Refugee Anne Frank Was Turned Away By the U.S.


Anne Frank was a prospective refugee to the United States — and we denied her family’s request for entry.

Many know Anne Frank from her famously written experiences of her time spent hiding from the Nazis in the 1940s. It is less known (or realized) that her father, Otto, desperately attempted to get a U.S. visa to escape from Europe.

Documents released in 2007 by the YIVO Institute for Jewish Research, which were heavily publicized and covered by several media outlets at the time, show Otto’s efforts to escape to the United States or Cuba.

Otto’s attempts over nine months are documented in several letters, some of which he wrote to his friend from college, Nathan Straus Jr. Straus was the head of the federal Housing Authority, a friend of Eleanor Roosevelt’s and the son of a Macy’s co-owner.  In the letters, Otto asks his friend to put up a $5,000 bond. But even with these close connections to some powerful people, the Frank family could not overcome the State Department’s restrictions. The Roosevelt administration added a restriction in 1941 that no refugee with close relatives in Europe could come to the U.S.

After this avenue didn’t seem to be working, Otto then attempted to secure an individual visa from Cuba, which succeeded at first. The visa was canceled 10 days after Germany declared war on the United States.

The next year the family was forced to go into hiding after Anne’s sister, Margot, received an order to report to one of the work camps.

Is history repeating itself? Anne Frank’s step-sister (and Holocaust survivor), Eva Schloss, believes so:

“You must not be selfish and you must share whatever you have and help in a desperate situation. They need help from you.

“These people have had the courage to do a very difficult thing — to take your family and your whole life to another country requires bravery and strength. This is history repeating itself.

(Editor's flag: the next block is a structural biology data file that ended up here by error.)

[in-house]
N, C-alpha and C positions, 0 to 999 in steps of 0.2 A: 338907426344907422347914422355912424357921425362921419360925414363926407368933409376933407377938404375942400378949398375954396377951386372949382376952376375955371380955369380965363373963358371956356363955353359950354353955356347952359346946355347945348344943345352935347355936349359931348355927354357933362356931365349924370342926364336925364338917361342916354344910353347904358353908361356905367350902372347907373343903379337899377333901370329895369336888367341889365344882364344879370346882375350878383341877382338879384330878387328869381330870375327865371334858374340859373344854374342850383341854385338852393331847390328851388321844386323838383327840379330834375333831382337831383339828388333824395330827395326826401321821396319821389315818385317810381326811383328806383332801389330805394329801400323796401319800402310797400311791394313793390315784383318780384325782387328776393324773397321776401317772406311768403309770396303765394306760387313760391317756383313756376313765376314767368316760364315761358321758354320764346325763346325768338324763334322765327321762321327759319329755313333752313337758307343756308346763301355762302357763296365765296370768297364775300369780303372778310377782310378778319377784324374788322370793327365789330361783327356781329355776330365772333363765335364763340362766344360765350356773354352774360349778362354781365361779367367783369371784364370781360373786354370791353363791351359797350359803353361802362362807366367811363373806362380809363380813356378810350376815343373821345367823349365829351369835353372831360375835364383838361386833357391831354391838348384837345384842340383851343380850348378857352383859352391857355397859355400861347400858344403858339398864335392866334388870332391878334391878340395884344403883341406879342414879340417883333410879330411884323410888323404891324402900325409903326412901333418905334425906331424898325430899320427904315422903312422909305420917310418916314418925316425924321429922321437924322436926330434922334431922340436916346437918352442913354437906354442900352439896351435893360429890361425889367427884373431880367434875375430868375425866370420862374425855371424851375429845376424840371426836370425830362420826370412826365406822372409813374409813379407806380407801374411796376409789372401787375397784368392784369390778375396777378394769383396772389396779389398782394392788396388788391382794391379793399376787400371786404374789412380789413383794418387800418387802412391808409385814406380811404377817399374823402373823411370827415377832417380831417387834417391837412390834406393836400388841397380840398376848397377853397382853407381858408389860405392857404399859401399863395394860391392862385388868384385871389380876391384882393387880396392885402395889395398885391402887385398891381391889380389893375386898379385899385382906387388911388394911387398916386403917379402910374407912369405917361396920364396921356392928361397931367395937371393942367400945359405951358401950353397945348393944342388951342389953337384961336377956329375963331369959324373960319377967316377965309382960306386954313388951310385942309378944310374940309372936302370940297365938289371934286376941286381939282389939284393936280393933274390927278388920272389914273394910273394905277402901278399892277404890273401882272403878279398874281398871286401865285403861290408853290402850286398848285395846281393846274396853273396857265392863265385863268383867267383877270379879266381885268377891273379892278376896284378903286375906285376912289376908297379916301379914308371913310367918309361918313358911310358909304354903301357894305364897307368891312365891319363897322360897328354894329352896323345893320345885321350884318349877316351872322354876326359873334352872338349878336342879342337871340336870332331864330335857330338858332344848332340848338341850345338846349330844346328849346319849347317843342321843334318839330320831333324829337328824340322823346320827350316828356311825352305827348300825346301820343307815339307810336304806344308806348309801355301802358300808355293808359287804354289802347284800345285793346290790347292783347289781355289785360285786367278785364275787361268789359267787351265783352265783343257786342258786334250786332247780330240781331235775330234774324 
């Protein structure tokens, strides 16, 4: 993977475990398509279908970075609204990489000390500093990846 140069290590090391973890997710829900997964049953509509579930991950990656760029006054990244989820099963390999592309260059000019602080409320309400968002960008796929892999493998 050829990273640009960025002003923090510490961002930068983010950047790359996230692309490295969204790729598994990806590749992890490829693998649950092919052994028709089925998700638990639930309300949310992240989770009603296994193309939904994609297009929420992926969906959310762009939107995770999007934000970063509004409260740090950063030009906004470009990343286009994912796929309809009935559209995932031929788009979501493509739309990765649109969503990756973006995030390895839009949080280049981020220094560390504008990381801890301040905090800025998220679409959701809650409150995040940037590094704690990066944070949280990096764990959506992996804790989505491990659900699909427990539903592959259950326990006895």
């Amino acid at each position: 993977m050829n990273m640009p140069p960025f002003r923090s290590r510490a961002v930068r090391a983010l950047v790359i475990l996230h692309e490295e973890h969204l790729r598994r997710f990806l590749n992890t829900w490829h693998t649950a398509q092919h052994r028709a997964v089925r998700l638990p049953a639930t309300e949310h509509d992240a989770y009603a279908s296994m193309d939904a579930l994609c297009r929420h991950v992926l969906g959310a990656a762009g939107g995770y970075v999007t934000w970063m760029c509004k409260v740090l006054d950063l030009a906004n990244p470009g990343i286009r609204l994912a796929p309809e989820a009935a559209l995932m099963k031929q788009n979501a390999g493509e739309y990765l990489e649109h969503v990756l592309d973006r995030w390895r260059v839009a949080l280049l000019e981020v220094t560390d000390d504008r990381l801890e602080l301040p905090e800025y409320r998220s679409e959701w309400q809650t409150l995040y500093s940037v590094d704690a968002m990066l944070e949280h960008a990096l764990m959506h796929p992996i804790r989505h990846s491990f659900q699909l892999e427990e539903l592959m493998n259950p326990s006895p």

“These Syrians are valuable, educated people. These are doctors and nurses who are only too willing to help our society and they will become leaders in the community if you let them.”

Although the documents were discovered in 2007, the issue of Anne Frank’s family being denied visas has been brought to light this week again after several U.S. governors have stated that they will deny refugees from Syria entry into the U.S. due to “security concerns.”

As stated in a previous article on NationofChange, the identified terrorists responsible for the attacks in Paris earlier this month, were all European nationals, and not refugees or posing as such. Yet, the Paris attacks have still prompted many around the world, especially in the U.S., to tighten security and turn away thousands of fleeing, desperate people.


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Alexandra Jacobo is a dedicated progressive writer, activist, and mother with a deep-rooted passion for social justice and political engagement. Her journey into political activism began in 2011 at Zuccotti Park, where she supported the Occupy movement by distributing blankets to occupiers, marking the start of her earnest commitment to progressive causes. Driven by a desire to educate and inspire, Alexandra focuses her writing on a range of progressive issues, aiming to foster positive change both domestically and internationally. Her work is characterized by a strong commitment to community empowerment and a belief in the power of informed public action. As a mother, Alexandra brings a unique and personal perspective to her activism, understanding the importance of shaping a better world for future generations. Her writing not only highlights the challenges we face but also champions the potential for collective action to create a more equitable and sustainable world.